As a child, some of my most vivid memories are of the Friday night and Saturday morning treks to the farmers’ markets in our area of New Jersey. My mother would pile us in the car and head off to find the best vegetables and fruit she could manage. Our eggs were delivered weekly by a local organic egg farmer. My father brought home the finest cuts of meat (or so I’ve been told). Mama baked all our bread and sweets, working outside the home as well as in it. She loved to cook and to nourish.

My Italian family, with my mother in the lead, taught me to love cooking and to treat food with respect; to eat seasonally and cook simply, coaxing flavor from the freshest ingredients we could find. Of all that I learned from her, it was the respect for food; the respect for nature and how the seasons provided for us that had the most impact on me as I discovered the joys of cooking.

My mother’s commitment to fresh ingredients was matched by an insatiable thirst for knowledge about natural health. While she and I cooked, continuing right on through dinner, she would talk to me about the latest article she had read about health and food. She would build on the discussions we had when I was a child about respect for food. Now it was respect for our health and for the planet and suddenly cooking became very…big picture for me.

…AND THEN THERE WAS ME

I was sick to death of it all…the recycling, the turning off of the water while we brushed our teeth to conserve, the walking instead of driving for added fitness and conservation, the healthy meals, the ‘weird’ brown whole wheat bread she baked that I would trade at school for something ‘normal,’ like Wonder Bread, the activist marches she regularly attended with me in tow. She was politically liberal, diametrically opposed to my conservative father, which made for some lively dinner conversations. Shyness had no place at our table. We talked. Let’s just say I was raised to be politically, environmentally and socially aware. It was a rich and volatile tapestry.

Mama also spent countless hours in ‘health food stores,’ communing with the owners (all with names like ‘Free’ and ‘Sunflower’). She read voraciously: Ann Wigmore, Frances Moore Lappe…anyone who had anything to say about food, health and the environment. She made the connection between food and health way before anyone was talking about it on the evening news.

I listened to my mother lecture me for my entire young life. I cooked for most of my young life. By the time I left home, I had decided to become a vegetarian.
My mother passed away at 49 years old, from colon and bone cancer. For all her book knowledge about wellness, she lived her life addicted to sugar
and cigarettes and they stole her life. But her lifelong preaching would come back to haunt me when I had my own health crisis with cancer. And ultimately to heal me, because as it turns out, I was raised well. I understood food.

My mother and I had a volatile, often, at odds with each other - relationship, but I adored her. I always say that she taught me everything I wanted to be and everything I didn’t. She gave me life and did the best she could. That’s all I could ask of her.

–Christina Pirello

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AUDREY GOLDSEKER POLT’S MOTHER:
SAYDE ABRMOWITZ GOLDSEKER

I am delighted that Jane invited me to contribute reflections about my mother, Sadye Abramowitz Goldseker. As an album maker by profession, I indeed value the significance of preserving photos and sharing stories for present and future generations. I met Jane and Lino through macrobiotics, and we share a common interest in a healthy lifestyle. It is only fitting, therefore, that my memories include the kitchen, the focal point of our home.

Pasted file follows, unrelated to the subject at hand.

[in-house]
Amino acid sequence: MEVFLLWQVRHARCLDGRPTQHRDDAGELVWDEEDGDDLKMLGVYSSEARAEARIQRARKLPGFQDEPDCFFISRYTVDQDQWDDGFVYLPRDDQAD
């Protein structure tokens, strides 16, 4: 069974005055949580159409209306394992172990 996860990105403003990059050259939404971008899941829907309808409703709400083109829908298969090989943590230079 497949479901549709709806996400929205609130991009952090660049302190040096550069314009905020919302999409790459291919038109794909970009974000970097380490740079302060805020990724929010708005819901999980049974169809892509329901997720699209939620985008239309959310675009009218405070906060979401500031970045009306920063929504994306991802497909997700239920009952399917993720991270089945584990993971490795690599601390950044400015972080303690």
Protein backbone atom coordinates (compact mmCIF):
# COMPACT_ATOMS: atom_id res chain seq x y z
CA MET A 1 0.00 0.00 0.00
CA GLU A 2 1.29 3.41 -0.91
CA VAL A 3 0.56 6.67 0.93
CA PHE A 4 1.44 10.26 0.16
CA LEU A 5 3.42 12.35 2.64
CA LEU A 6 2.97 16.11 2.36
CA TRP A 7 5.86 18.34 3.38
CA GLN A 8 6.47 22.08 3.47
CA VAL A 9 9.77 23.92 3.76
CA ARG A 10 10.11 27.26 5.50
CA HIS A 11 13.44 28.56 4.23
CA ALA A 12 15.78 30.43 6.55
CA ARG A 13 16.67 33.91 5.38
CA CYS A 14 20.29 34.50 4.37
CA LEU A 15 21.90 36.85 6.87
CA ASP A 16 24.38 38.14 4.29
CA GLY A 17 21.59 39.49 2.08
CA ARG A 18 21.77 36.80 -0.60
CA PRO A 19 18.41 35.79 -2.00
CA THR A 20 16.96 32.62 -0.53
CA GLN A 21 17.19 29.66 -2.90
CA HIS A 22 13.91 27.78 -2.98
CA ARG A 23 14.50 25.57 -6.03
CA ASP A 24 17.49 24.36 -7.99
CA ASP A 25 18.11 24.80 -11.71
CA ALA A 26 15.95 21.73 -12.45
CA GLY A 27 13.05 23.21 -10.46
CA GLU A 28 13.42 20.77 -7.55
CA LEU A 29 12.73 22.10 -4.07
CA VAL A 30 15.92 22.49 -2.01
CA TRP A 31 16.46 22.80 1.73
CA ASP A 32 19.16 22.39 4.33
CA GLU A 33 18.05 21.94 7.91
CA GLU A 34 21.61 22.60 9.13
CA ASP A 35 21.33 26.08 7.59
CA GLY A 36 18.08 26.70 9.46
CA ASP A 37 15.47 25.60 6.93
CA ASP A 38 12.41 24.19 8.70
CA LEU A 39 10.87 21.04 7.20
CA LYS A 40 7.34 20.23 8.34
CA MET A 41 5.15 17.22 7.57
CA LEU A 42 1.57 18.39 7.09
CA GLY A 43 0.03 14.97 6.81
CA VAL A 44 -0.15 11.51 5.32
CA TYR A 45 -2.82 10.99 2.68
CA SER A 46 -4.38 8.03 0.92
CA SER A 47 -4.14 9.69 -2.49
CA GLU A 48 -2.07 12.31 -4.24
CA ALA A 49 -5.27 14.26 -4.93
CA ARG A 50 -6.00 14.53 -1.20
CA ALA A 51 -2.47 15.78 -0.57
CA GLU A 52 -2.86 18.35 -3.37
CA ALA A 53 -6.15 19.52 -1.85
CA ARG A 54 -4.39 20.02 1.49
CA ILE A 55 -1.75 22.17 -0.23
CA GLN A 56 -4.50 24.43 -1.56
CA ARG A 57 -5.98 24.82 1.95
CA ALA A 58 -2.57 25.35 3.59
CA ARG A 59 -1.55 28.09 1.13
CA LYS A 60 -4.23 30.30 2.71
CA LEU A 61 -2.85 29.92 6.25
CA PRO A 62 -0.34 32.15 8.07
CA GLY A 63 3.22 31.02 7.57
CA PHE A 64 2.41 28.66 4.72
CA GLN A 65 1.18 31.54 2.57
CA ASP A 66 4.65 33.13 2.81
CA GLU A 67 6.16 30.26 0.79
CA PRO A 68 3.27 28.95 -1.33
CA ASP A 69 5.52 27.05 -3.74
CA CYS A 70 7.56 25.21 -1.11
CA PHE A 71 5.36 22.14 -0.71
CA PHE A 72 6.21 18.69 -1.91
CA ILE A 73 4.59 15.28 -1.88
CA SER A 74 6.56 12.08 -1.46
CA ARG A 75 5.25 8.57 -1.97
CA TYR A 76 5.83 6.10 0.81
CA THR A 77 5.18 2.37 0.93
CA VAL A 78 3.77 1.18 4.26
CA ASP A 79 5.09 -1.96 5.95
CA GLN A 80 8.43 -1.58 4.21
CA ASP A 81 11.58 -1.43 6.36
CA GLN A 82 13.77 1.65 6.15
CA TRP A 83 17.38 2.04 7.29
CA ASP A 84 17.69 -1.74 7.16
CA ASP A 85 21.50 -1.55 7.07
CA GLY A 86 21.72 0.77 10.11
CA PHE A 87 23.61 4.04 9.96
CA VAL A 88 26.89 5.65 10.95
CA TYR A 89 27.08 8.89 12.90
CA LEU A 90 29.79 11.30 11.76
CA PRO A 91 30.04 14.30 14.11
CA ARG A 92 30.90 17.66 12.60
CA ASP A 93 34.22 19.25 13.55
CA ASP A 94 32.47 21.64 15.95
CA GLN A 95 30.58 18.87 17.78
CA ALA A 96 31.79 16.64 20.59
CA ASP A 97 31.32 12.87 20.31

My mother died in 1972, almost fifty years ago. I was 25 and pregnant with my son Richard who would have been her first grandchild. Like most women in the era of the 40s and 50s, my mother was a stay–at–home mom. Managing our household was her career, and she approached it like a full–time job. She personified the characteristics of the traditional perfect homemaker.

Many of my most vivid memories of childhood center on the times spent in the kitchen with Mom as she prepared delicious meals for our family. I loved baking with her and licking the leftover batter from the bowls. I looked forward to coming home from school, wondering which of Mom's favorite dishes would greet me. I can vividly remember the delightful aromas originating in the kitchen and soon permeating the entire house as Mom cooked so many traditional dishes from recipes she inherited from her mother.

Unlike today, there was little awareness about the unhealthy effects of sugar, hydrogenated fats, pesticides, etc. No one knew about the benefits of a plant–based diet, certainly not in our kosher home. Yet, my mother did take an interest in nutrition and healthy foods. For example, she used wheat germ and honey instead of sugar and always prepared meals at home rather than going to restaurants. My older cousin remembers my mother reading Rachel Carson's book, "Silent Spring." She recalls Mom's concern and worry about the introduction of chemicals and pesticides into our environment. My mother was actually ahead of her time.

Even more important than my mother's culinary skills were the values she represented and which defined her. Home and family were her priority. She was always there for her immediate and extended family, demonstrating her caring and generous nature. She was thorough and meticulous in every task she took on and modeled what it meant to do one's best. She taught my brother and me responsibility, stability, frugality, respect for others, common sense, and to always do the right thing. She gave us her unequivocal love, support and endless concern for our well–being.